Henry IV, 1553–1610, king of France (1589–1610) and, as Henry III, of Navarre (1572–1610), son of Antoine de Bourbon and Jeanne d'Albret; first of the Bourbon kings of France.
Raised as a Protestant, he was recognized (1569) by the Huguenot leader Gaspard de Coligny as the nominal head of the Huguenots. As a result of the temporary reconciliation (1570) between the Huguenots and the crown, Henry was betrothed to Margaret of Valois, sister of King Charles IX. A few days after his marriage (Aug. 18, 1572) the massacre of the Huguenots (see Saint Bartholomew's Day, massacre of) took place. Henry saved his life by abjuring Protestantism; however, he remained a virtual prisoner of the court until 1576, when he escaped, returned to the Protestant faith, and joined the combined Protestant and moderate Roman Catholic forces in the fifth of the Wars of Religion (see Religion, Wars of).
Struggle for Succession
Henry became the legal heir to the French throne upon the death (1584) of Francis, duke of Alençon, brother and heir to King Henry III, who had succeeded Charles IX in 1574. The Catholic League, led by Henri, 3d duc de Guise, refused to recognize a Protestant as heir and persuaded the king to revoke concessions to the Protestants and to exclude Henry of Navarre from the succession. In the resulting war, known as the War of the Three Henrys, Henry of Navarre defeated (1587) the king's forces at Coutras but was reconciled with Henry III when the League revolted against him (1588).
After Henry III's death (1589), Henry IV defeated the League forces under the duc de Mayenne at Arques (1589) and Ivry (1590) but was forced to abandon the siege of Paris when the League received Spanish aid. In 1593 he again abjured Protestantism, allegedly with the remark,
"Paris is well worth a Mass."
He was received in Paris in 1594. His conciliatory policy soon won him general support. To rid France of Spanish influence, Henry declared war on Spain (1595) and brought it to a successful conclusion with the Treaty of Vervins (1598).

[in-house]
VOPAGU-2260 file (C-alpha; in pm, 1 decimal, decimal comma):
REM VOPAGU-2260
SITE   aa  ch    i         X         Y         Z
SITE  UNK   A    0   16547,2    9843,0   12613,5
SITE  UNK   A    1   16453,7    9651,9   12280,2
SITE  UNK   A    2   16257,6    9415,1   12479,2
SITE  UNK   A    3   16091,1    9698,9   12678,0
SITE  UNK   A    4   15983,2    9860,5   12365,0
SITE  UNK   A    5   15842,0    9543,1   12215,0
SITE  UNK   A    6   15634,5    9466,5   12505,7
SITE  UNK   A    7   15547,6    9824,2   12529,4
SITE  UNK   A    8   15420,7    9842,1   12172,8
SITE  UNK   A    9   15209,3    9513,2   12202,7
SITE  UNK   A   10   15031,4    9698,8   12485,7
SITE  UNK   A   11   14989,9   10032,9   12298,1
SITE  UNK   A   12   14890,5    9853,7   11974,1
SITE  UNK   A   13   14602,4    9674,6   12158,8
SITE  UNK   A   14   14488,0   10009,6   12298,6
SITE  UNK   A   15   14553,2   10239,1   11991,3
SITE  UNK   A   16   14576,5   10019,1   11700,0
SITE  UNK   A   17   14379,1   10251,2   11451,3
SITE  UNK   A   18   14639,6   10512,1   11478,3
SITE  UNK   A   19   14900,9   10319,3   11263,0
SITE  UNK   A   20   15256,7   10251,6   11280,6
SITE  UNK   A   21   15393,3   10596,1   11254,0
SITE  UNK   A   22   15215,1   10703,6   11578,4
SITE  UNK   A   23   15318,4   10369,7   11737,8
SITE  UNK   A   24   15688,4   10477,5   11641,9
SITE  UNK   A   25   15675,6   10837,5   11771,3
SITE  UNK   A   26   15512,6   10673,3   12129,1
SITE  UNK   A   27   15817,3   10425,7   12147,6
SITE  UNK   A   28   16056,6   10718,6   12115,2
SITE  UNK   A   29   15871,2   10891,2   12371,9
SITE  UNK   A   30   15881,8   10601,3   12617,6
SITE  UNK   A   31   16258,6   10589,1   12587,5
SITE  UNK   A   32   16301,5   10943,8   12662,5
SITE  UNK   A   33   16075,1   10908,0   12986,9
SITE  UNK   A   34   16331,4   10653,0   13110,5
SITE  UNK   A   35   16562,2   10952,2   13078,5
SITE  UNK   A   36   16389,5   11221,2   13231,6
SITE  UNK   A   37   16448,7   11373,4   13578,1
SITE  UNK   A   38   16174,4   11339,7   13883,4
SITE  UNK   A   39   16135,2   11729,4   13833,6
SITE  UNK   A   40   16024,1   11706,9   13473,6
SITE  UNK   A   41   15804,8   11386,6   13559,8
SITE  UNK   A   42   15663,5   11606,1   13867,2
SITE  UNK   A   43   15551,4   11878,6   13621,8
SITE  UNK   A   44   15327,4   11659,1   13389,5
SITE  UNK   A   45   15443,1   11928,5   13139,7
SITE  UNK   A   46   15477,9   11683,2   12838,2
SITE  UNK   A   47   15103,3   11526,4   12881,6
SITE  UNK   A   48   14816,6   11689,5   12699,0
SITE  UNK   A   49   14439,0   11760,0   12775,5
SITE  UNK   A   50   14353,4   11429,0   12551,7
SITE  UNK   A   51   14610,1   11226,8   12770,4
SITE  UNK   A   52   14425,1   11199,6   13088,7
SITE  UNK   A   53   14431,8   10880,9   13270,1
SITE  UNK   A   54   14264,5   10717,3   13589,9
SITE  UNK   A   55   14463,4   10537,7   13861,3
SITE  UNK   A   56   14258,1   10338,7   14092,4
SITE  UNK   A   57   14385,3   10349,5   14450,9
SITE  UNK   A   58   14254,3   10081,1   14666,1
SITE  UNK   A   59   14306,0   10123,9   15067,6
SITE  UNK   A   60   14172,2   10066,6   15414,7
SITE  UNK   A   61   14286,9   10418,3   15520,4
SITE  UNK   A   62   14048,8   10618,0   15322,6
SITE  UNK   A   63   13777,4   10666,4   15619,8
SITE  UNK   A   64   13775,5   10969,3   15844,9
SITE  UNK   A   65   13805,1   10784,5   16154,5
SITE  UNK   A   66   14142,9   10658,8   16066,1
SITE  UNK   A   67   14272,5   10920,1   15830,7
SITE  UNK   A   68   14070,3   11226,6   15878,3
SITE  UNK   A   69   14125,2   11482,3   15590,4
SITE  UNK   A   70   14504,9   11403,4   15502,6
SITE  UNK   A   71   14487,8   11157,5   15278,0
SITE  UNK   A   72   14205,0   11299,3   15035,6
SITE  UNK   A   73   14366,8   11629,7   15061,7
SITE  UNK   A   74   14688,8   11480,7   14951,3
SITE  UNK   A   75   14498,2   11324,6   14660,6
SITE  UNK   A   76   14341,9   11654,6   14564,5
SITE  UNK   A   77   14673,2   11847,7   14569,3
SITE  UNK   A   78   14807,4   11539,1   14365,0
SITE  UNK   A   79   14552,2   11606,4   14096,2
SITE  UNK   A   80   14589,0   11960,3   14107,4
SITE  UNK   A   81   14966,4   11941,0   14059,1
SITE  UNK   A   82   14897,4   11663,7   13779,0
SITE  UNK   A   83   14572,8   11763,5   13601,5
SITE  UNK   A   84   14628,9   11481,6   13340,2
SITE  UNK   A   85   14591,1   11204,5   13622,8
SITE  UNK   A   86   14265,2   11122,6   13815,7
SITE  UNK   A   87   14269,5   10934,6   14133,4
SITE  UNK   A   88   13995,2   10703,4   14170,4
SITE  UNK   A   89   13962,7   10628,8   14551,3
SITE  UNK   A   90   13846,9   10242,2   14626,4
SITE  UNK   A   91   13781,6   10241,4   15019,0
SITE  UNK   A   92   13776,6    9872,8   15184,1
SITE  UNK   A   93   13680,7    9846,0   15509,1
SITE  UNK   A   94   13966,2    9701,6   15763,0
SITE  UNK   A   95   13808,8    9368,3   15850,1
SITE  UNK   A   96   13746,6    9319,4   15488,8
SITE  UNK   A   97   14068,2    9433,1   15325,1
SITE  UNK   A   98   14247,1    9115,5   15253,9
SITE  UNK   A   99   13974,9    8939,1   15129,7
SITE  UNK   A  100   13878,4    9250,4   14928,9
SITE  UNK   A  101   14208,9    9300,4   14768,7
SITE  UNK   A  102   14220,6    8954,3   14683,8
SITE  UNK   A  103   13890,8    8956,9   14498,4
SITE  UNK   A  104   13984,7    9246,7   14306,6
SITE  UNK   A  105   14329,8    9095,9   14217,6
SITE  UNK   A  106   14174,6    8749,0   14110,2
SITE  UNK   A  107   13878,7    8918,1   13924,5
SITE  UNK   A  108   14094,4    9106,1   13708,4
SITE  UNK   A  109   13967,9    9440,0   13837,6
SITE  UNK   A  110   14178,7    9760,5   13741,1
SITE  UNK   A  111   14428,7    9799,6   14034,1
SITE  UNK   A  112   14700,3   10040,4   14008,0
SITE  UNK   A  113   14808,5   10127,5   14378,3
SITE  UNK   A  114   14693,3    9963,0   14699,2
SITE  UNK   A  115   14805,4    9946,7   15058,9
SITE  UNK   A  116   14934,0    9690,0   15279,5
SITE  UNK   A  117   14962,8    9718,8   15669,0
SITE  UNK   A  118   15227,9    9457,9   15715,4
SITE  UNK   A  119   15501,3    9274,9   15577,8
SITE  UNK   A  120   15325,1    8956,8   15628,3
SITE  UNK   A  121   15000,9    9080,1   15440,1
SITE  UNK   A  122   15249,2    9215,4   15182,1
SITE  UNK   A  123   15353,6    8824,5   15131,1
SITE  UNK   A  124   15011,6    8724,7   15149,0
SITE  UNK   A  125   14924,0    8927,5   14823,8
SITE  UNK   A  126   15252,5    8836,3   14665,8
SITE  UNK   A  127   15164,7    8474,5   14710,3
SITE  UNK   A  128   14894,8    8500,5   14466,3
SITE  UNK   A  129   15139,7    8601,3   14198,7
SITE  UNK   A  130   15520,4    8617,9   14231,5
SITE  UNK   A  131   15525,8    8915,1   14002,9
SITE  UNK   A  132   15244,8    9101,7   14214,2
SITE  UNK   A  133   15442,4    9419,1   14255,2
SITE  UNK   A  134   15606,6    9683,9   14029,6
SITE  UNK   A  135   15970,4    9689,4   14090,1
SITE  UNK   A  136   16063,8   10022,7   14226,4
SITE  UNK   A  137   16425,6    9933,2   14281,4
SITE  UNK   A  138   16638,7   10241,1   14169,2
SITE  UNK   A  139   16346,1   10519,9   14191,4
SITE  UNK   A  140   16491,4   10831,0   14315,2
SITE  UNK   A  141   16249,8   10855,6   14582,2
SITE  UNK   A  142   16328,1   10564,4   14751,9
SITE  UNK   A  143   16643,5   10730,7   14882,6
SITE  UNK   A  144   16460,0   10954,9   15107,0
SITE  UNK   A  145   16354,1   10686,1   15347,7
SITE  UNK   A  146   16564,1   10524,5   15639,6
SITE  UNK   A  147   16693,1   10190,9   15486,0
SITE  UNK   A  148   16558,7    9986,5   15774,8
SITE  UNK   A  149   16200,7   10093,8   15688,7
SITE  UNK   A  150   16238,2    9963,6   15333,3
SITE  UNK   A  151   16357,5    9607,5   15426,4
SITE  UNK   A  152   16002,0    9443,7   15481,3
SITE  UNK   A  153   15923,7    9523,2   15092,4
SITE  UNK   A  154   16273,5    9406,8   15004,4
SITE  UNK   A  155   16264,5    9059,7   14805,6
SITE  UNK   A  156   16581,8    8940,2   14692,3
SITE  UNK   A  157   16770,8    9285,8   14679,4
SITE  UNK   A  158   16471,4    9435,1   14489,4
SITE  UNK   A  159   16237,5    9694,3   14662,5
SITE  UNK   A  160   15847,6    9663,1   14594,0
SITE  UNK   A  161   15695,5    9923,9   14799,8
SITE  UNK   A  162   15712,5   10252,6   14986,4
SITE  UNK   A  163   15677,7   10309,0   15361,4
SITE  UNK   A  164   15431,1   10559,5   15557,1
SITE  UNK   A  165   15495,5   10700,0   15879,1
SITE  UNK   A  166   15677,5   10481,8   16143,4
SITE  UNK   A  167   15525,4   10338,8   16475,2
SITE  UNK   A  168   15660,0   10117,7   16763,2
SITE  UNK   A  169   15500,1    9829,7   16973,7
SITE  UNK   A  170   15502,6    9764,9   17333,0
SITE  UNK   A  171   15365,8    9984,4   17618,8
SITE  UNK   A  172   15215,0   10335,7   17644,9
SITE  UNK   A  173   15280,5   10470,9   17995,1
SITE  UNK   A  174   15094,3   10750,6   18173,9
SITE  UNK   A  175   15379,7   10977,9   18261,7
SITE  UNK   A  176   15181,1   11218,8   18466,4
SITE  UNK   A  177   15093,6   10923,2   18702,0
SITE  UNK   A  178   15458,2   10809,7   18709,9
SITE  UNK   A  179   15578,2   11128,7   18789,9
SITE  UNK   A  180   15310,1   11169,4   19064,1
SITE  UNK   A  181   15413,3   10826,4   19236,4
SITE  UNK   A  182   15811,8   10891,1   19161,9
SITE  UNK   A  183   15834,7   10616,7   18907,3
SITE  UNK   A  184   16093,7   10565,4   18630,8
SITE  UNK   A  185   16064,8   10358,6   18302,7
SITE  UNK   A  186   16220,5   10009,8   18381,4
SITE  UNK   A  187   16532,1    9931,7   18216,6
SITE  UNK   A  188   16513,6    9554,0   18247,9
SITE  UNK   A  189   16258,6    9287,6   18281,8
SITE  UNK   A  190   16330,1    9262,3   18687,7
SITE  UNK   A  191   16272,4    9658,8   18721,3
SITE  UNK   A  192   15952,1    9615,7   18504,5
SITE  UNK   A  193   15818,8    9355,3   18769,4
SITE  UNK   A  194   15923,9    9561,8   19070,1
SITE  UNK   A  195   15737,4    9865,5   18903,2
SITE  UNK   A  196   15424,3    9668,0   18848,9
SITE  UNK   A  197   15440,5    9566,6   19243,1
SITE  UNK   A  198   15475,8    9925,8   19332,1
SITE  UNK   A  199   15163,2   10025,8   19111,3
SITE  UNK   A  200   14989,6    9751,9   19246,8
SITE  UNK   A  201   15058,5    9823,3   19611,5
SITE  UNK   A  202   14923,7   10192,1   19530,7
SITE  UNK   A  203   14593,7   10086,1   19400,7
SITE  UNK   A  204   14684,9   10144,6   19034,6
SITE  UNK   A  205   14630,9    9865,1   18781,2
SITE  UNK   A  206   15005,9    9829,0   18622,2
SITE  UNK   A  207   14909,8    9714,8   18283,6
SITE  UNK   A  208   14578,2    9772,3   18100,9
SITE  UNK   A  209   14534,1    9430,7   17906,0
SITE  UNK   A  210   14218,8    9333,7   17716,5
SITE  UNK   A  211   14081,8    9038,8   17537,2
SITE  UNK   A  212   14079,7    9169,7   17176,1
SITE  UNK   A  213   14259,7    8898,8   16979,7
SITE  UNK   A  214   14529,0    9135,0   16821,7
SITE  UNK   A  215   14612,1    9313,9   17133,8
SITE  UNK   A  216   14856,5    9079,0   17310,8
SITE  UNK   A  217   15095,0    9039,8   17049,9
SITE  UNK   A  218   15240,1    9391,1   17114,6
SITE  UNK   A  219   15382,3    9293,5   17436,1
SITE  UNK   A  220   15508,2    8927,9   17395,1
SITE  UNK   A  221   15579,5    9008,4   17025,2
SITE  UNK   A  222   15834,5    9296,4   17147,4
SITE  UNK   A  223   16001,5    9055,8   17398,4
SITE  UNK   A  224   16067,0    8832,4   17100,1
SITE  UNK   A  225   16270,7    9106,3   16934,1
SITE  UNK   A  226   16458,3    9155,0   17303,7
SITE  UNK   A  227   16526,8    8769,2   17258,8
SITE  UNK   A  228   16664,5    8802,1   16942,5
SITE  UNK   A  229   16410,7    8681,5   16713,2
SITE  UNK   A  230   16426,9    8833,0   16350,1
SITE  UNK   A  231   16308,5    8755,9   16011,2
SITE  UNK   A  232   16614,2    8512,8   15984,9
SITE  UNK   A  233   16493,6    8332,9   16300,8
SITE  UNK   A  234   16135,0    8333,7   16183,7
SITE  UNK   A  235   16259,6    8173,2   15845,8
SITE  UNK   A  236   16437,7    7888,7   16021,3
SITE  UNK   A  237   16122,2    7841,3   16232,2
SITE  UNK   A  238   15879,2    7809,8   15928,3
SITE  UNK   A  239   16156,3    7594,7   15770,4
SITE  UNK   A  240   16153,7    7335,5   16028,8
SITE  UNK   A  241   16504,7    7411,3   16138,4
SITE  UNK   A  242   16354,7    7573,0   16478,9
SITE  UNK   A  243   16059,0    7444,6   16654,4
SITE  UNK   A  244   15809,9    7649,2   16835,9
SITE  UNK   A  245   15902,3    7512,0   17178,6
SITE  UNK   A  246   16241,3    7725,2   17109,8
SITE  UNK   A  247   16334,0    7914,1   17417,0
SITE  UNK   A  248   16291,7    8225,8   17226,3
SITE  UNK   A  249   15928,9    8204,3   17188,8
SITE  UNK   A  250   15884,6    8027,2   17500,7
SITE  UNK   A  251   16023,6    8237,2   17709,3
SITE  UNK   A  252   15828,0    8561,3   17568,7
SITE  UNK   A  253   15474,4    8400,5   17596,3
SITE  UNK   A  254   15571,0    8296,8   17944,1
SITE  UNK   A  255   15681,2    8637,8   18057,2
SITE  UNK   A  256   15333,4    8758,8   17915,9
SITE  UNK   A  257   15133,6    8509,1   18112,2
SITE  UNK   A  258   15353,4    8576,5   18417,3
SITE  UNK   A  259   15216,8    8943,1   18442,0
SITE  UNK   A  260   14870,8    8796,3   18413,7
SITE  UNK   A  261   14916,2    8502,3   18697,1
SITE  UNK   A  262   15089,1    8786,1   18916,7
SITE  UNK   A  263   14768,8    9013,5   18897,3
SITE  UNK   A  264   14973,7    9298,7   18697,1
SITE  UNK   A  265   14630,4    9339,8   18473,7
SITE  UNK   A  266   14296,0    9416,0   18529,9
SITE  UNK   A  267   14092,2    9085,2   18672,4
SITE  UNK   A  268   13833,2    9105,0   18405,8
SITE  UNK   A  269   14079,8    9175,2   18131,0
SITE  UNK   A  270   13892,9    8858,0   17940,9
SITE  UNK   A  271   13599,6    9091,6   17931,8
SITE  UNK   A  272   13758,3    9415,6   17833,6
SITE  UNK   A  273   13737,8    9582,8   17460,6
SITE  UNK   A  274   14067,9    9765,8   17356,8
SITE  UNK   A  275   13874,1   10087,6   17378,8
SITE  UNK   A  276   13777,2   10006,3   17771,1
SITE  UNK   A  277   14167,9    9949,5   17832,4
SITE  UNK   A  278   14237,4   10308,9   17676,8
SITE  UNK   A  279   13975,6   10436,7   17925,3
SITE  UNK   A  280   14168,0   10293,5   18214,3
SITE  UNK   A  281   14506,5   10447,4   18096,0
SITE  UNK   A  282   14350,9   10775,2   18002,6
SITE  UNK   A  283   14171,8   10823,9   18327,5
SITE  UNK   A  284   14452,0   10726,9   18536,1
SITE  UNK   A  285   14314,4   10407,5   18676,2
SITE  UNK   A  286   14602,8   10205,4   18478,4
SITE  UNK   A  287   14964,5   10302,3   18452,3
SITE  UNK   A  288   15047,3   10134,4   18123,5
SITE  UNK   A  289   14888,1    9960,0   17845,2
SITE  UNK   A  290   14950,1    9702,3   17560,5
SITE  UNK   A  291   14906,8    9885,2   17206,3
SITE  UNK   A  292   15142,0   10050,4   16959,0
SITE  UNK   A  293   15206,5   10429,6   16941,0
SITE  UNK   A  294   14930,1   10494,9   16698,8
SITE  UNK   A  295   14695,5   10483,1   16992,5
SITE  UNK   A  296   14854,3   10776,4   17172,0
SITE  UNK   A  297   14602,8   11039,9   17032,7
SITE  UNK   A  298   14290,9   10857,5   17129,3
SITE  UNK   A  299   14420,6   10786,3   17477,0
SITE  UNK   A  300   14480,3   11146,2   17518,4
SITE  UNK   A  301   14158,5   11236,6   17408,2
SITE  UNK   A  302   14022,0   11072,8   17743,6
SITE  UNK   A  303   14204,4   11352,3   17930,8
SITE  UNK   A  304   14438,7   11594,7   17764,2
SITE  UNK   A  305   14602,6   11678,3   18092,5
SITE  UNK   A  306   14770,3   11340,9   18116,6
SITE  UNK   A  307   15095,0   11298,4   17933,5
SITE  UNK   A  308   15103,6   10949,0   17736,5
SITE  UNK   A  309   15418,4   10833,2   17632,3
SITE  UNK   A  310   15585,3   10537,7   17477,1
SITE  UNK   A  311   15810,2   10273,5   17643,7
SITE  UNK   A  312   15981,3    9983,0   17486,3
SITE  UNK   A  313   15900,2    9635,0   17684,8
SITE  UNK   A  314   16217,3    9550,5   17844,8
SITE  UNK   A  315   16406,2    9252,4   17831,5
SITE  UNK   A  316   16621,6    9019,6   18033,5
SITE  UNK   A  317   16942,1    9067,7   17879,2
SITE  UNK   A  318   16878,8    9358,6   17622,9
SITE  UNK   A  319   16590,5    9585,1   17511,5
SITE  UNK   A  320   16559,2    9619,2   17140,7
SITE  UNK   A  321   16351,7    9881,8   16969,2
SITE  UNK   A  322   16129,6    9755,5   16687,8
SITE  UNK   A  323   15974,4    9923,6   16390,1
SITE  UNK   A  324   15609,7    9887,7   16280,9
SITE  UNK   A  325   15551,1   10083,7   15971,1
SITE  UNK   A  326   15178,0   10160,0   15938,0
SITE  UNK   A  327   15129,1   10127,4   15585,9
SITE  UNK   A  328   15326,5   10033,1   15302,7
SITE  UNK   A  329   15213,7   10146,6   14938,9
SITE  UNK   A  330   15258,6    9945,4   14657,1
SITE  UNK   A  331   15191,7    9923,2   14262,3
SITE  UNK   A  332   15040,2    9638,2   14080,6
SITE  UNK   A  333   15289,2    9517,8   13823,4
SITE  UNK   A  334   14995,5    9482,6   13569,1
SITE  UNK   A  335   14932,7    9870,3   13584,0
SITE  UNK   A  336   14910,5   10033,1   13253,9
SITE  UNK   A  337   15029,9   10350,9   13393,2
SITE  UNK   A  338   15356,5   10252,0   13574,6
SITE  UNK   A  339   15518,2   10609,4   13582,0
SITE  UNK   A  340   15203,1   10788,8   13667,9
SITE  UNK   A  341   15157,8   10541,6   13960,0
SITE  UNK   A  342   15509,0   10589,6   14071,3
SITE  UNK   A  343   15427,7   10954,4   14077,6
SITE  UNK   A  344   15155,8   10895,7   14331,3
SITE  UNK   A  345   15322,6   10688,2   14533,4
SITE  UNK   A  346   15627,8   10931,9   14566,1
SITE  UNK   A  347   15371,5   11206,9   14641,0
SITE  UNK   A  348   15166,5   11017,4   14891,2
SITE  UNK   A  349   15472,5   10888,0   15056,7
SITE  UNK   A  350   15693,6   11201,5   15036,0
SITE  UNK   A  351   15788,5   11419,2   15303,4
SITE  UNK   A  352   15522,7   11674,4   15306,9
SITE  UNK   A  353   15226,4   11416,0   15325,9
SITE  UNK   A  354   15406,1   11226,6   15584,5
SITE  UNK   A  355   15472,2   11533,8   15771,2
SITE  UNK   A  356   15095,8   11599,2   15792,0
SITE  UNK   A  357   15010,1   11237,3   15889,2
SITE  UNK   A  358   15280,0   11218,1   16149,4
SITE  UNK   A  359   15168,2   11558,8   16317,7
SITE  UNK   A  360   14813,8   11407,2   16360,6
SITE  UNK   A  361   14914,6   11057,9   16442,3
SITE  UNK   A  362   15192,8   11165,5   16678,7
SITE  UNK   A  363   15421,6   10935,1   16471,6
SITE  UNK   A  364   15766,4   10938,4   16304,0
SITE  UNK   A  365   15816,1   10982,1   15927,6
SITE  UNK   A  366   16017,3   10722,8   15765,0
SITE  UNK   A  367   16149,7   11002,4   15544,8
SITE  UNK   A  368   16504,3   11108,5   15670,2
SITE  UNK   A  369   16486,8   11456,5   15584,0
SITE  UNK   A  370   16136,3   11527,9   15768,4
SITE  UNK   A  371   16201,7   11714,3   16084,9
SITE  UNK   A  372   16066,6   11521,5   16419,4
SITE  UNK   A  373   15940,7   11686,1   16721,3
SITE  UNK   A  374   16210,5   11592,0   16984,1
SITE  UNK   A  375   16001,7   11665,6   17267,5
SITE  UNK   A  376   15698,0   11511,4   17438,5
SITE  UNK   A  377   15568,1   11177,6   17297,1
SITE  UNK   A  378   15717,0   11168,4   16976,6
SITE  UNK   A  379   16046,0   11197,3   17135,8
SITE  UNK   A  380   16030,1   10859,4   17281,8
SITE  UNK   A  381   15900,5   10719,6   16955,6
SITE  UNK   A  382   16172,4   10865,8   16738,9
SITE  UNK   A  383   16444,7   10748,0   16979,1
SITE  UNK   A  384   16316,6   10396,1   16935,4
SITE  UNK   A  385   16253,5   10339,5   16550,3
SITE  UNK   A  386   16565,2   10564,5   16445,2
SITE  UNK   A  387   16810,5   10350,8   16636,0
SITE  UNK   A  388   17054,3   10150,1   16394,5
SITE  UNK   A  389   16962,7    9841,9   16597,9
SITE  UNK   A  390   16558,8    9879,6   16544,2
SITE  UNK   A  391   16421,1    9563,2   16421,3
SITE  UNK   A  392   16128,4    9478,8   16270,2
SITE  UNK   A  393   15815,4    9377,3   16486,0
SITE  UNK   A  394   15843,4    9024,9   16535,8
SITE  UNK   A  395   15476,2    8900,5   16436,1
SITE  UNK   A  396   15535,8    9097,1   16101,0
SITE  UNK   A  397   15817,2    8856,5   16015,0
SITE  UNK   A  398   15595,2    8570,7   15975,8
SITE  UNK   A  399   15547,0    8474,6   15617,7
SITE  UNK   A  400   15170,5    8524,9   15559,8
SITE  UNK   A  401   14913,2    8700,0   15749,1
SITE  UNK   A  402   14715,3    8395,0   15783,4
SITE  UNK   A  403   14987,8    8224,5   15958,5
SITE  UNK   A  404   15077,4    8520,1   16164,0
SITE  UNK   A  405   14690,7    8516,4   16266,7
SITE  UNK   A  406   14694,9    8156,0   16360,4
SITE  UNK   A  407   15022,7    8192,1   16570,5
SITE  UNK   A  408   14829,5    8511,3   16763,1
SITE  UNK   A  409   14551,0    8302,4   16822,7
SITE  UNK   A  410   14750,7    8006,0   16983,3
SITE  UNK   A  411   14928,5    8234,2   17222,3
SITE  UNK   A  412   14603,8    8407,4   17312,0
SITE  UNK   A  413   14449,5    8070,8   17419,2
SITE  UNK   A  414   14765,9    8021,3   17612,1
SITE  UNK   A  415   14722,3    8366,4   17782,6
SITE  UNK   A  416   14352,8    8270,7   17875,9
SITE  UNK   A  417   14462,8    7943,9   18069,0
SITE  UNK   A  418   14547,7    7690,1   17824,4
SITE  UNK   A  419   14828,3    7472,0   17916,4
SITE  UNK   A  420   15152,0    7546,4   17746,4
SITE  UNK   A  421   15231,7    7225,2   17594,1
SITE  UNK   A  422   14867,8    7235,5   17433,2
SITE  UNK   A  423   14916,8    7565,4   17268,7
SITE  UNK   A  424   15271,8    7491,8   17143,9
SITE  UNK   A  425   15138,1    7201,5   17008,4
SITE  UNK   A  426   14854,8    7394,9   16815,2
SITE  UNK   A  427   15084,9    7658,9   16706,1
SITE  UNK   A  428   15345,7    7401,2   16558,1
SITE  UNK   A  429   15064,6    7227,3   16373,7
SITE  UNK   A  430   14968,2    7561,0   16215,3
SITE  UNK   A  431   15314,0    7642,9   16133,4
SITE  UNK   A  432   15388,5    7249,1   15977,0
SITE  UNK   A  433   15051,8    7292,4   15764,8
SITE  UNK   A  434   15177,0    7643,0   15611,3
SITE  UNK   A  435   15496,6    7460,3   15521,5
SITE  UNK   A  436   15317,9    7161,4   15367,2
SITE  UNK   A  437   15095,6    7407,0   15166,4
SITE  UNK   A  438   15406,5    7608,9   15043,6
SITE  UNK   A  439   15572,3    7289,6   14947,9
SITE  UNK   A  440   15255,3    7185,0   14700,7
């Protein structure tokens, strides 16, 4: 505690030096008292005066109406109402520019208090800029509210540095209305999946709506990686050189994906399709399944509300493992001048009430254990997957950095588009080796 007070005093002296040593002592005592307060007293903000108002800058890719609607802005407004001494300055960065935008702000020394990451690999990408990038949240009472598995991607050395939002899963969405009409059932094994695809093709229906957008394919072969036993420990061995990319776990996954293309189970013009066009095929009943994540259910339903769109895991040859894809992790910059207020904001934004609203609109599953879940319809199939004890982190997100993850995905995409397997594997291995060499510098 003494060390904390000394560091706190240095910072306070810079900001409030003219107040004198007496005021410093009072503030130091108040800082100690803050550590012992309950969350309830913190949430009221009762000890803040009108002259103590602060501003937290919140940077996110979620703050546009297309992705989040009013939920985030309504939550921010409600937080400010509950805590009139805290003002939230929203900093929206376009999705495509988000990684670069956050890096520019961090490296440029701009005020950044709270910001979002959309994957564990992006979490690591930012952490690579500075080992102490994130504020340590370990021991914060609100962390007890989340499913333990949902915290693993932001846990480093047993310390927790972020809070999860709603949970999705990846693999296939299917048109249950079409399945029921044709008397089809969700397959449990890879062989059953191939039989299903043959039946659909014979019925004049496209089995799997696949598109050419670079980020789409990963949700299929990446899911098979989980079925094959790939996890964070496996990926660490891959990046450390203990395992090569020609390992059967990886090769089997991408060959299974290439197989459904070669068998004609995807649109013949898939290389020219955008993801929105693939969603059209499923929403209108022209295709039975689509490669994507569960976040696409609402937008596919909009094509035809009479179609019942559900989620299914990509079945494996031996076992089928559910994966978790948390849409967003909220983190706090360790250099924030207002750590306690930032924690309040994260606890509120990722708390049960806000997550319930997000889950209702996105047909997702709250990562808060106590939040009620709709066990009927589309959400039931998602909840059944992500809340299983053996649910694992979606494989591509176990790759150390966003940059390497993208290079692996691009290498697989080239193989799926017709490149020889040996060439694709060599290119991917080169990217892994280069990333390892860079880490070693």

Internal and Foreign Policy
Henry soon turned to the internal reconstruction of his war-ravaged kingdom. With the Edict of Nantes (1598; see Nantes, Edict of), he established political rights and a measure of religious freedom for the Huguenots. Aided by baron de Rosny (later duc de Sully), Henry restored some measure of financial order, encouraged agriculture, founded new industries, built roads and canals, expanded foreign trade through commercial treaties with Spain, England, and the Ottoman Empire, and encouraged colonization of Canada. Anxious to see prosperity reach all classes, he is reputed to have said,
"There should be a chicken in every peasant's pot every Sunday."
In his foreign policy Henry sought to weaken the Spanish and Austrian Hapsburgs. He was preparing to oppose them on the question of the succession to the duchies of Cleves and Jülich when he was stabbed to death by a fanatic, François Ravaillac.
Henry's marriage to Margaret of Valois was annulled in 1599. His mistresses included Gabrielle d'Estrées and Henriette d'Entragues. In 1600 he married Marie de' Medici, who was regent during the minority of their son Louis XIII. Numerous anecdotes and legends about Henry bear witness to his gallantry, his Gallic wit, and his concern for the common people, which have made him probably the most popular king among the French.
See biographies by P. G. Willert (1893), Q. Hurst (1938), H. Mann (2 vol., tr. 1937–39), and D. Seward (1971); R. Mousnier, The Assassination of Henry IV (tr. 1973).